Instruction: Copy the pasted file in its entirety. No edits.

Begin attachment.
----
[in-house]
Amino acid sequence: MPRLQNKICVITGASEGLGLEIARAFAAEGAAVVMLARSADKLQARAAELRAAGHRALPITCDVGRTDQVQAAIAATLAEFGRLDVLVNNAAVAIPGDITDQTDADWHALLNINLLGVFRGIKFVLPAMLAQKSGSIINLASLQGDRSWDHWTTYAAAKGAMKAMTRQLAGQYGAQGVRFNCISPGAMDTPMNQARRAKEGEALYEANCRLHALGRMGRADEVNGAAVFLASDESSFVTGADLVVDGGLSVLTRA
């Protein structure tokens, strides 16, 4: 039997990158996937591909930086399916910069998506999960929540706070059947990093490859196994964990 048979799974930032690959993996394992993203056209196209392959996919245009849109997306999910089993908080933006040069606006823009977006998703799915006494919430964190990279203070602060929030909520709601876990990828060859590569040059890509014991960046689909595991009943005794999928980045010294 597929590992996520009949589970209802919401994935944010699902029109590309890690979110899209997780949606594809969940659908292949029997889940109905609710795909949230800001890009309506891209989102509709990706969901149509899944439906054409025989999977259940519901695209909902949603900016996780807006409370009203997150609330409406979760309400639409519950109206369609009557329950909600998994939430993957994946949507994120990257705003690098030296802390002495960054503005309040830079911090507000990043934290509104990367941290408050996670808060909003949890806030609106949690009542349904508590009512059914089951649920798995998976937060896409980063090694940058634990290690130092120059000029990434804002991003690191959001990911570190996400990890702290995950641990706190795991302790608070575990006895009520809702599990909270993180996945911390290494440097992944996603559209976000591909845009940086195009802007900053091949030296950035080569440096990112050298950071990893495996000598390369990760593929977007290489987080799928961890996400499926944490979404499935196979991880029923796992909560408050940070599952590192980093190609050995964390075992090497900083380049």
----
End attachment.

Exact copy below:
[in-house]
Amino acid sequence: MPRLQNKICVITGASEGLGLEIARAFAAEGAAVVMLARSADKLQARAAELRAAGHRALPITCDVGRTDQVQAAIAATLAEFGRLDVLVNNAAVAIPGDITDQTDADWHALLNINLLGVFRGIKFVLPAMLAQKSGSIINLASLQGDRSWDHWTTYAAAKGAMKAMTRQLAGQYGAQGVRFNCISPGAMDTPMNQARRAKEGEALYEANCRLHALGRMGRADEVNGAAVFLASDESSFVTGADLVVDGGLSVLTRA
């Protein structure tokens, strides 16, 4: 039997990158996937591909930086399916910069998506999960929540706070059947990093490859196994964990 048979799974930032690959993996394992993203056209196209392959996919245009849109997306999910089993908080933006040069606006823009977006998703799915006494919430964190990279203070602060929030909520709601876990990828060859590569040059890509014991960046689909595991009943005794999928980045010294 597929590992996520009949589970209802919401994935944010699902029109590309890690979110899209997780949606594809969940659908292949029997889940109905609710795909949230800001890009309506891209989102509709990706969901149509899944439906054409025989999977259940519901695209909902949603900016996780807006409370009203997150609330409406979760309400639409519950109206369609009557329950909600998994939430993957994946949507994120990257705003690098030296802390002495960054503005309040830079911090507000990043934290509104990367941290408050996670808060909003949890806030609106949690009542349904508590009512059914089951649920798995998976937060896409980063090694940058634990290690130092120059000029990434804002991003690191959001990911570190996400990890702290995950641990706190795991302790608070575990006895009520809702599990909270993180996945911390290494440097992944996603559209976000591909845009940086195009802007900053091949030296950035080569440096990112050298950071990893495996000598390369990760593929977007290489987080799928961890996400499926944490979404499935196979991880029923796992909560408050940070599952590192980093190609050995964390075992090497900083380049």